It's a hot day here in the middle of Mount Perry, Florida. But I am content sitting here in the shade of a Mount Perry Peanut Tree, looking up at the cool, snow covered peak of our beloved Mount Perry.

It's interesting to note that the Mount Perry Peanut Tree originated right here in Mount Perry, Florida. Frankly, it was the result of a genetic mistake. It was an offshoot of attempts made by our very own, world famous genetics expert, Dr. Gene Splicer, to create a pine apple tree by splicing the genes of a pine tree with an apple tree. These experiments were a dismal failure.

Somehow during his experimentation, he dropped his peanut butter and jelly sandwich into the automatic gene splicer. The seeds that came out of the machine grow the now world famous Mount Perry Peanut Tree. As always, sometimes the best results of any experiment happen quite by accident.

Although this genetic mutation was created by accident, Dr. Splicer is always happy to take all the credit for it. He points to his creation with great pride and states, "You mean, --- I did this?"

Under the Peanut Tree

Under the Peanut Tree

The tree grows about twenty feet in height and is broadly branched with lots of healthy looking, dark green leaves. This makes the tree not only a commercially viable orchard tree, but it also functions as a landscape shade tree.

It seems to do well in just about any soil with a minimum of fertilization. It should be noted however, if fruit is desired, a minimum of two trees must be planted within about fifteen feet of each other to facilitate pollination, but not closer than ten feet. It wouldn't do to crowd these beauties.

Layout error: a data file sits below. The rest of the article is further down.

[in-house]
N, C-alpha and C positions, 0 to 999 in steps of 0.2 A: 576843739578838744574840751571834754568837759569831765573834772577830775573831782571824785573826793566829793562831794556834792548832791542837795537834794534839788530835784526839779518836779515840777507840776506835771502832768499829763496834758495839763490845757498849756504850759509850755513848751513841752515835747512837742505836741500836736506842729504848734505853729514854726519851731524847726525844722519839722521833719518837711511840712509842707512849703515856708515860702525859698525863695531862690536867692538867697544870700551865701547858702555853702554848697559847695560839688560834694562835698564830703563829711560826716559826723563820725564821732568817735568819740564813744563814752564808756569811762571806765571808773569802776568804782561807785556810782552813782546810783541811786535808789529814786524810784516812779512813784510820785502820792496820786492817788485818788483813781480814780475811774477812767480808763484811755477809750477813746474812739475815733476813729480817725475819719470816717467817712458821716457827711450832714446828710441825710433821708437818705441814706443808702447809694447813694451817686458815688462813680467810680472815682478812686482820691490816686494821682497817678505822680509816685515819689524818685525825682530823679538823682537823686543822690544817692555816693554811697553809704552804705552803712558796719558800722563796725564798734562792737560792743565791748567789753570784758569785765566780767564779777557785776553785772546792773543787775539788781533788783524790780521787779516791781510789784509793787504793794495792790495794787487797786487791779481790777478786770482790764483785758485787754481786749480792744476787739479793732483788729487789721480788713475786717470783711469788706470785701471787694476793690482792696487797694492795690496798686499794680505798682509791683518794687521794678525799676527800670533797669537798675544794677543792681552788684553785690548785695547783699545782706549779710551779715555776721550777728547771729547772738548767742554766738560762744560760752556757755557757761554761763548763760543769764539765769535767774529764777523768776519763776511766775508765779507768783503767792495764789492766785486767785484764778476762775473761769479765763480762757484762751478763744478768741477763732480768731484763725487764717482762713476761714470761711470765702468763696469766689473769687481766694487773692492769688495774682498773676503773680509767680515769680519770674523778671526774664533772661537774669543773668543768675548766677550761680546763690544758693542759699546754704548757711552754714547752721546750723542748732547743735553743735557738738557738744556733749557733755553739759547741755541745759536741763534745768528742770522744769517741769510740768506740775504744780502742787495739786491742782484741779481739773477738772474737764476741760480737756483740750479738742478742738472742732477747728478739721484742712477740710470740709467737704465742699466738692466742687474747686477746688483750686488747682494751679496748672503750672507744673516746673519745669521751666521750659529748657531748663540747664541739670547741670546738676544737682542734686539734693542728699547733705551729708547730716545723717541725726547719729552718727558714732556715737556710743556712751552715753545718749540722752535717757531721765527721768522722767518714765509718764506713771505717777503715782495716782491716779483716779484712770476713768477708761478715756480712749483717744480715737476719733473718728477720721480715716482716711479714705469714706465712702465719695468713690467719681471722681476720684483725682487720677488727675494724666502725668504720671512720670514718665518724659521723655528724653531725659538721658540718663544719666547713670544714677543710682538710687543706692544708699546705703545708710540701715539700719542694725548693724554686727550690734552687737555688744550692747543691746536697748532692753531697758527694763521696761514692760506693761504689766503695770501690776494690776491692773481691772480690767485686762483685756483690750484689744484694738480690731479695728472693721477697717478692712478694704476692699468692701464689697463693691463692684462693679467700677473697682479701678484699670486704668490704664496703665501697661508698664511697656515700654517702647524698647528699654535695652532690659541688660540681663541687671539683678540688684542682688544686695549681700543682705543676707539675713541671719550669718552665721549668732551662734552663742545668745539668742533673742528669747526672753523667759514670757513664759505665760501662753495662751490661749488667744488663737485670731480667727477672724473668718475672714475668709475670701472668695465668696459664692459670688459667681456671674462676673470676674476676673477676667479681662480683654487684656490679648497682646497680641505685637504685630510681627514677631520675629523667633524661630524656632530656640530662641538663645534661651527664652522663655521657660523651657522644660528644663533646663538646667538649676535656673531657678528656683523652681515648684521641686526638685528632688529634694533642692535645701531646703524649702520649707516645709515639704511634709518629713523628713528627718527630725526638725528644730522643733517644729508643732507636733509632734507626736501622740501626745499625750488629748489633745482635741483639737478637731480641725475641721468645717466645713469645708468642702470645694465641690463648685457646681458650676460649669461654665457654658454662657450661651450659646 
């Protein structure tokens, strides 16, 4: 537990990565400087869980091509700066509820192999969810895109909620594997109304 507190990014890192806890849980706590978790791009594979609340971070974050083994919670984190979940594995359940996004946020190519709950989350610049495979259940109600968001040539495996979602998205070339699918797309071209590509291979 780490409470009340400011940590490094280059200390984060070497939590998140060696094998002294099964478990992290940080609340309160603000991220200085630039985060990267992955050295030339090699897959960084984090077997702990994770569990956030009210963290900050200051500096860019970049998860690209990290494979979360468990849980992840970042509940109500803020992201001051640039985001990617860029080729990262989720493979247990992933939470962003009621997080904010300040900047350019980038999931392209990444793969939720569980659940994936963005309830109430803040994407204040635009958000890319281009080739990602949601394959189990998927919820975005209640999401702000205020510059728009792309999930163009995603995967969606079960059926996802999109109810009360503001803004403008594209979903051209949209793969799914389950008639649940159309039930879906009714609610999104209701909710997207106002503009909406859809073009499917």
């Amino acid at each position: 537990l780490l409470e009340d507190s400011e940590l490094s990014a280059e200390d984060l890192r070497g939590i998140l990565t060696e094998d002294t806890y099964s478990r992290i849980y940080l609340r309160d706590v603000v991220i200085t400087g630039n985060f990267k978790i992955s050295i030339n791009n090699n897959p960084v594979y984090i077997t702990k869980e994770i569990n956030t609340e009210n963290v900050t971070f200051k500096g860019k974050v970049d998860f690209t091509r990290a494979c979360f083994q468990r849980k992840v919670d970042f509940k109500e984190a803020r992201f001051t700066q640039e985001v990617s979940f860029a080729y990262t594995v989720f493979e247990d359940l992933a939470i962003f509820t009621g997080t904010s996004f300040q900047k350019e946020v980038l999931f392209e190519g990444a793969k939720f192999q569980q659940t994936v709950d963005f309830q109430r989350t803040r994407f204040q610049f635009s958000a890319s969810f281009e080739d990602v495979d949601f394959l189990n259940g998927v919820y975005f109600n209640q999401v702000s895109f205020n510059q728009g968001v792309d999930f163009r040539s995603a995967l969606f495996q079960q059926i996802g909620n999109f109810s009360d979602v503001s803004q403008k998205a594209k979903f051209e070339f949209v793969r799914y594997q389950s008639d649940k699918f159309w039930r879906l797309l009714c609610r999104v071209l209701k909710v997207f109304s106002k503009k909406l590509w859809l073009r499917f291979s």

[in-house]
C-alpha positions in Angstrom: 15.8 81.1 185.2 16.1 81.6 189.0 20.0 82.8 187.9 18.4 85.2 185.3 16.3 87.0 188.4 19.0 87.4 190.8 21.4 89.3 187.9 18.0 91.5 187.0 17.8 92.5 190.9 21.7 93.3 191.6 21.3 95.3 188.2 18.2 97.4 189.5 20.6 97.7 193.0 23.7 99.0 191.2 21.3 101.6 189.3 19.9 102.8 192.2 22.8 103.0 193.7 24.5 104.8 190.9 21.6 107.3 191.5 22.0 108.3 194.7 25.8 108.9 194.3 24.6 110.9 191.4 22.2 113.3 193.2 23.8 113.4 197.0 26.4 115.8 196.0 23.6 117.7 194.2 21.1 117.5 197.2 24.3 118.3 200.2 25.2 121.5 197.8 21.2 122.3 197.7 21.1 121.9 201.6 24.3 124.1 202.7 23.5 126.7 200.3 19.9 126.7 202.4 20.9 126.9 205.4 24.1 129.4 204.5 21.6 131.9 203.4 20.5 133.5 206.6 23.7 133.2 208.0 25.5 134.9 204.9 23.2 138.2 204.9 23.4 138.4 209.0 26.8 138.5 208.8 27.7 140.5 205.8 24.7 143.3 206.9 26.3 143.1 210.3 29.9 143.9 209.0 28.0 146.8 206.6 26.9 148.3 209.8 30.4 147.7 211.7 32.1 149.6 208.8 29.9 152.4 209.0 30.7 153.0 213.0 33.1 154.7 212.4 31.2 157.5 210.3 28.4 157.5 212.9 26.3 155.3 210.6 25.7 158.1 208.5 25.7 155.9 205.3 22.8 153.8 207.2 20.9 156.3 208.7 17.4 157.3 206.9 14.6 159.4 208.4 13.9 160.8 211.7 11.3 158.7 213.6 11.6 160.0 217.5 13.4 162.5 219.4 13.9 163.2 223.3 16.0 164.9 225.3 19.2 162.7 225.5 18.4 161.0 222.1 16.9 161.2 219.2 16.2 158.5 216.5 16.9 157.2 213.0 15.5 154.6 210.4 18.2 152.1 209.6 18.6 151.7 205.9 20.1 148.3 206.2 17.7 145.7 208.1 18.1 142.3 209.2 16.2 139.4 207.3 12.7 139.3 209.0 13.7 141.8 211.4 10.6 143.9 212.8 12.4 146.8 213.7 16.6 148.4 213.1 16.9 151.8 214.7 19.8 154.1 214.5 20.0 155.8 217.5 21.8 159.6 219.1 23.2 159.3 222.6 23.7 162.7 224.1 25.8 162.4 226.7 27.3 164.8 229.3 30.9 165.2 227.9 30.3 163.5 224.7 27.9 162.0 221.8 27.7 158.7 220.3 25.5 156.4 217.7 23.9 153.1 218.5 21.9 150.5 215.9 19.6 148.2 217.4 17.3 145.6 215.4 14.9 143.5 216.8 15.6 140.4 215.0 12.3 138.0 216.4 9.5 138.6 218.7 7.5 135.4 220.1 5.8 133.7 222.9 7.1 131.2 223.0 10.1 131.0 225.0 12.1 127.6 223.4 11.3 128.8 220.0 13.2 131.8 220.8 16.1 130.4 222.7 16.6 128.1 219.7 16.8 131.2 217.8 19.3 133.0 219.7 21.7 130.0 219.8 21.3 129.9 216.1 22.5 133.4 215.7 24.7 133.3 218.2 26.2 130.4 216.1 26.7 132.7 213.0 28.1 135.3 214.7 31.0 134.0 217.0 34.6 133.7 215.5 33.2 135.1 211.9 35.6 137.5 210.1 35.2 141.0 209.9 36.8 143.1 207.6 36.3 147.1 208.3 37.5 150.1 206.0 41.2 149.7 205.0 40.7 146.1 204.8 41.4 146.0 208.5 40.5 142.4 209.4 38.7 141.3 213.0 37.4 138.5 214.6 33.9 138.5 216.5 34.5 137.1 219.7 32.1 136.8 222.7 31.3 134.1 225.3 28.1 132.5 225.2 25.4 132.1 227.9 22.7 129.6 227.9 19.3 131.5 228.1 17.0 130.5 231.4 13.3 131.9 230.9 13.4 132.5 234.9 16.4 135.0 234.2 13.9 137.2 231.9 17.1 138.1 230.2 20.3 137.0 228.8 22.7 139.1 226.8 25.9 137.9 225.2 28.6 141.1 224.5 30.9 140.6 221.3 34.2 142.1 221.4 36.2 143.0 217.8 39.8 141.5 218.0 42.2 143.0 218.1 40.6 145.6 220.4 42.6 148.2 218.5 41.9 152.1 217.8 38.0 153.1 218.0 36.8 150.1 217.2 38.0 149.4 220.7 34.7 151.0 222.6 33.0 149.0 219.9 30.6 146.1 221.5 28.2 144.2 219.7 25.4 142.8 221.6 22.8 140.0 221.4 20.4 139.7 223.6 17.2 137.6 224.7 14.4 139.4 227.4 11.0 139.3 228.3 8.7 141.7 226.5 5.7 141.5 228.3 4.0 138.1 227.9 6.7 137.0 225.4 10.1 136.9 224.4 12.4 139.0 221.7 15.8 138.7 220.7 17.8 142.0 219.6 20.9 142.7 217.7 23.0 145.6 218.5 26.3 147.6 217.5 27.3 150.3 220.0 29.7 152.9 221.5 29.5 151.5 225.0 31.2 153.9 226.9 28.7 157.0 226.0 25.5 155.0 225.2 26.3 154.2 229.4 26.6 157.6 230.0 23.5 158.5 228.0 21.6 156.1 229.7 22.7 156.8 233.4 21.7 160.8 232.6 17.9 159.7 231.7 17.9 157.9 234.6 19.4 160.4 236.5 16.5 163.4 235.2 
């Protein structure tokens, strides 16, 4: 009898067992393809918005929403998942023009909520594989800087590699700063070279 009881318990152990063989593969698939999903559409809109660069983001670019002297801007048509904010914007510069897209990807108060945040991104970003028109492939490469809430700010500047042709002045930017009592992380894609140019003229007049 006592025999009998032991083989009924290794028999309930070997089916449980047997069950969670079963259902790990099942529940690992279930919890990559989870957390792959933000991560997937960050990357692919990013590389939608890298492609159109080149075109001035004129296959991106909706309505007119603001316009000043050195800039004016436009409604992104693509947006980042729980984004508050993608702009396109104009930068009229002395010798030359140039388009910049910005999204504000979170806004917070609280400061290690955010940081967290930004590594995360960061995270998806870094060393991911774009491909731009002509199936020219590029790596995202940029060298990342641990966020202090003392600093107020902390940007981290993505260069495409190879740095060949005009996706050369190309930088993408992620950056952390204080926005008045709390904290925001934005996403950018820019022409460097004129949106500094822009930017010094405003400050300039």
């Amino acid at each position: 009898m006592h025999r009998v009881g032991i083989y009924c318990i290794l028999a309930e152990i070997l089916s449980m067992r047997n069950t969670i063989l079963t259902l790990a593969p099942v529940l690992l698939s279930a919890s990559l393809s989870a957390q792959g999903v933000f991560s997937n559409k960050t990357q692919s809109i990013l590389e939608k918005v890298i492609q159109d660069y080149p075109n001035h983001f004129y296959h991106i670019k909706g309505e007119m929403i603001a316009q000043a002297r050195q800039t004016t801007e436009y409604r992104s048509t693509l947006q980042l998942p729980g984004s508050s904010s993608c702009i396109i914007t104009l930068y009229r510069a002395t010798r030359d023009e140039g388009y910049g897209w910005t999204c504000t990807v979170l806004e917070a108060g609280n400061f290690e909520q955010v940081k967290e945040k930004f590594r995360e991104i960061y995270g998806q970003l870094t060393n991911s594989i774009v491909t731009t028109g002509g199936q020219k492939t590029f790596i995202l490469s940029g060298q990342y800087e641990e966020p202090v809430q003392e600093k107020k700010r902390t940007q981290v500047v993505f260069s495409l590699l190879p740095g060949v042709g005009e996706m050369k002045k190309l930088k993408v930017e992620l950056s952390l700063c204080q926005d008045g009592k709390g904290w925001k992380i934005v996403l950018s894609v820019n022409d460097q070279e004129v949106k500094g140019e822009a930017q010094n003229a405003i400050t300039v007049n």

About spring time, when the first leaves and flowers appear on the tree, the peanut crop begins to form in large clusters on the ends of the branches. Oddly enough, honey harvested from the bees that pollinate the Mount Perry Peanut Tree has a distinct peanut butter and jelly flavor. It can readily be substituted on sandwiches given to little children who have never seen or tasted the real thing.

The fruits mature and ripen about mid-summer. They should be picked promptly to encourage the emergence of the secondary crop. The peanuts should be promptly roasted and ground up to make our world famous Mount Perry Peanut Butter. Like serving Guava Jelly with Hushpuppies, Mount Perry, Florida is one of the few places in the United States which has great quantities of Mount Perry Peanut Butter on every table in every restaurant.

Here my lovely wife Lyudmila stands beneath the spreading branches of a Mount Perry Peanut Tree. She had never seen or even heard of a peanut tree until she came here from Feodosia, Crimea, Ukraine in December of 1998. Now, peanut butter and jelly sandwiches are a part of our regular diet.

The tree is adaptable to a wide variety of climatic conditions from North to South, and East to West. Although, when planted south of the Equator, the fruiting seasons seem to be reversed and the grape crop comes first.